>> So if revs->limited is set (but not because revs->topo_order is set),
>> which means A..B queries, we will be still using the old algorithm.
>> All right, though I wonder if it could be improved in the future
>> (perhaps with the help of other graph labelling / indices than
>> generation numbers, maybe a positive-cut index).
>>
>> Do you have an idea why there is no improvement with the new code in
>> this case?
> I didn't get the impression that it would not be possible to improve
> the "--topo A..B" case by using generation numbers from this series.
> Isn't it just because the necessary code has not been written yet?
> In addition to what is needed for "--topo P1 P2 P3..." (all
> positive), limited walk needs to notice the bottom boundary and stop
> traversal.  Having generation numbers would make it slightly easier
> than without, as you know that a positive commit you have will not
> be marked UNINTERESTING due to a negative commit whose ancestors
> have not been explored, as long as that negative commit has a higher
> generation number.  But you still need to adjust the traversal logic
> to properly terminate upon hitting UNINTERESTING one, and also
> propagate the bit down the history, which is not needed at all if
> you only want to support the "positive only" case.

Actually, the code has been written, but the problem is the same as the 
performance issue when I made paint_down_to_common() use generation 
numbers: the algorithm for deciding what is in the set "reachable from A 
but not reachable from B" uses commit-date order as a heuristic to avoid 
walking the entire graph. Yes, the revision parameters specify "limited" 
in order to call "limit_list()", but it uses the same algorithm to 
determine the reachable set difference.

You can test this yourself! Run the following two commands in the Git 
repository using v2.19.1:

     time git log --topo-order -10 master >/dev/null

     time git log --topo-order -10 maint..master >/dev/null

I get 0.39s for the first call and 0.01s for the second. (Note: I 
specified "-10" to ensure we are only writing 10 commits and the output 
size does not factor into the time.) This is because the first walks the 
entire history, while the second uses the heuristic walk to identify a 
much smaller subgraph that the topo-order algorithm uses.

Just as before, by using this algorithm for the B..A case, we are adding 
an extra restriction on the algorithm: always be correct. This results 
in us walking a larger set (everything reachable from B or A with 
generation number at least the smallest generation of a commit reachable 
from only one).

I believe this can be handled by using a smarter generation number (one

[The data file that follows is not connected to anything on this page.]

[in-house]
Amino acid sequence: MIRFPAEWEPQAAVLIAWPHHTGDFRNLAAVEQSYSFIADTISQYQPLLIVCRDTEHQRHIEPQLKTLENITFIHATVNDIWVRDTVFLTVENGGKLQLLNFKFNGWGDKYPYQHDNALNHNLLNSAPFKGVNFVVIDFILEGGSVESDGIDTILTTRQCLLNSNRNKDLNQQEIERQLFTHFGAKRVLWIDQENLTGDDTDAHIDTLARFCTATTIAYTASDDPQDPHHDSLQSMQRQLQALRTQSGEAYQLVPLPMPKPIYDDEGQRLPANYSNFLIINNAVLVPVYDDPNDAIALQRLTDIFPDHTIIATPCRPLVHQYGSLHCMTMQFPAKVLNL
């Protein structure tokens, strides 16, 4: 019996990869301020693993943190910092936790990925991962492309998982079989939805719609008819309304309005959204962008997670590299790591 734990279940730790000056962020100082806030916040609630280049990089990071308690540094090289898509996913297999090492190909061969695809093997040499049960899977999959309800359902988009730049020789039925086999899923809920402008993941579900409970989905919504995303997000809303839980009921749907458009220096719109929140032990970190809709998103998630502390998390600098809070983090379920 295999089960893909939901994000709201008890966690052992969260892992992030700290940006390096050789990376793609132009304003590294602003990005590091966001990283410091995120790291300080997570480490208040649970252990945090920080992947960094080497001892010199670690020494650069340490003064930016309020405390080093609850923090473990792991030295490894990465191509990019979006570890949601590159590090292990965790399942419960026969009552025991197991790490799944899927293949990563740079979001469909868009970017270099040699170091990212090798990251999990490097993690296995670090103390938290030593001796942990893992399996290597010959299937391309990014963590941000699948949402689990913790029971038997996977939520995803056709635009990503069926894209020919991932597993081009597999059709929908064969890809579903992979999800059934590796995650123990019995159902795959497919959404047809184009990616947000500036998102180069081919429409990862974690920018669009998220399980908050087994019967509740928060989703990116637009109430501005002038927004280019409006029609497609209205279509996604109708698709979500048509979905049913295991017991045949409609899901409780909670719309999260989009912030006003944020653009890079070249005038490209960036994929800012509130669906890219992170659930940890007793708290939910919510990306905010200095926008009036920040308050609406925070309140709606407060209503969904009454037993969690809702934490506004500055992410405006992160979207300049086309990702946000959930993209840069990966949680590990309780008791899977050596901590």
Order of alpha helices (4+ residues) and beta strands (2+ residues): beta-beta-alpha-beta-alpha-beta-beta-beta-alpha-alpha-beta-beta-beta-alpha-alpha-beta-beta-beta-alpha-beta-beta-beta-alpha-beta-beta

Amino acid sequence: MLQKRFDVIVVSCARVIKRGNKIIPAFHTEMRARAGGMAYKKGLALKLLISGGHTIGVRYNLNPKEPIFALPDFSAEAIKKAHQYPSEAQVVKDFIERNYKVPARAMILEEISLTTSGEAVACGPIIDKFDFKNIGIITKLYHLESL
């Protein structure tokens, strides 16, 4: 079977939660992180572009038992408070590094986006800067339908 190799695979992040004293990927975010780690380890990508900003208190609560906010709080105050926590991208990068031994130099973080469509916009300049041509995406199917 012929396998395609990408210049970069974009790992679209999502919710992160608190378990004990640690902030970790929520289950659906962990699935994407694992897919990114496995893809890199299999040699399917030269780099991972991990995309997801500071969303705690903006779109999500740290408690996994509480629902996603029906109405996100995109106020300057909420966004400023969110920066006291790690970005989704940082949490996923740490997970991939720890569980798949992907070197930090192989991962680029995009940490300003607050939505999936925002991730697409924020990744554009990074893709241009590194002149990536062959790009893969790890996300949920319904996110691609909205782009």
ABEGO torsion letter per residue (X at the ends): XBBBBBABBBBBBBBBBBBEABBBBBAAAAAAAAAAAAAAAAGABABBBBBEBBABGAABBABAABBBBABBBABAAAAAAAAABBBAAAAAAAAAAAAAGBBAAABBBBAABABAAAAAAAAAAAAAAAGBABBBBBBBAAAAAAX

that relies on commit date as a heuristic, but still have enough 
information to guarantee topological relationships), and I've already 
started testing a few of these directions. It is possible now that we 
have concrete graph algorithms to use on real repositories. I hope to 
share a report on my findings in a couple weeks. I'll include how using 
this algorithm compares to the old algorithm in the B..A case.

Thanks,

-Stolee
Junio C Hamano Oct. 25, 2018, 8:28 a.m. UTC | #4
Derrick Stolee <stolee@gmail.com> writes:

>     time git log --topo-order -10 master >/dev/null
>
>     time git log --topo-order -10 maint..master >/dev/null
>
> I get 0.39s for the first call and 0.01s for the second. (Note: I
> specified "-10" to ensure we are only writing 10 commits and the
> output size does not factor into the time.) This is because the first
> walks the entire history, while the second uses the heuristic walk to
> identify a much smaller subgraph that the topo-order algorithm uses.

The algorithm can be fooled by skewed timestamps (i.e. that SLOP
thing tries to work around), but is helped by being able to leave
early, and it will give us the correct answer as long as there is no
timestamp inversion.

But monotonically increasing "timestamp" without inversion is what
we invented "generation numbers" for, no?  When there is no
timestamp inversion, would a walk based on commit timestamps walk
smaller set than a walk based on commit generation numbers?

> Just as before, by using this algorithm for the B..A case, we are
> adding an extra restriction on the algorithm: always be correct. This
> results in us walking a larger set (everything reachable from B or A
> with generation number at least the smallest generation of a commit
> reachable from only one).
>
> I believe this can be handled by using a smarter generation number
> (one that relies on commit date as a heuristic, but still have enough
> information to guarantee topological relationships), and I've already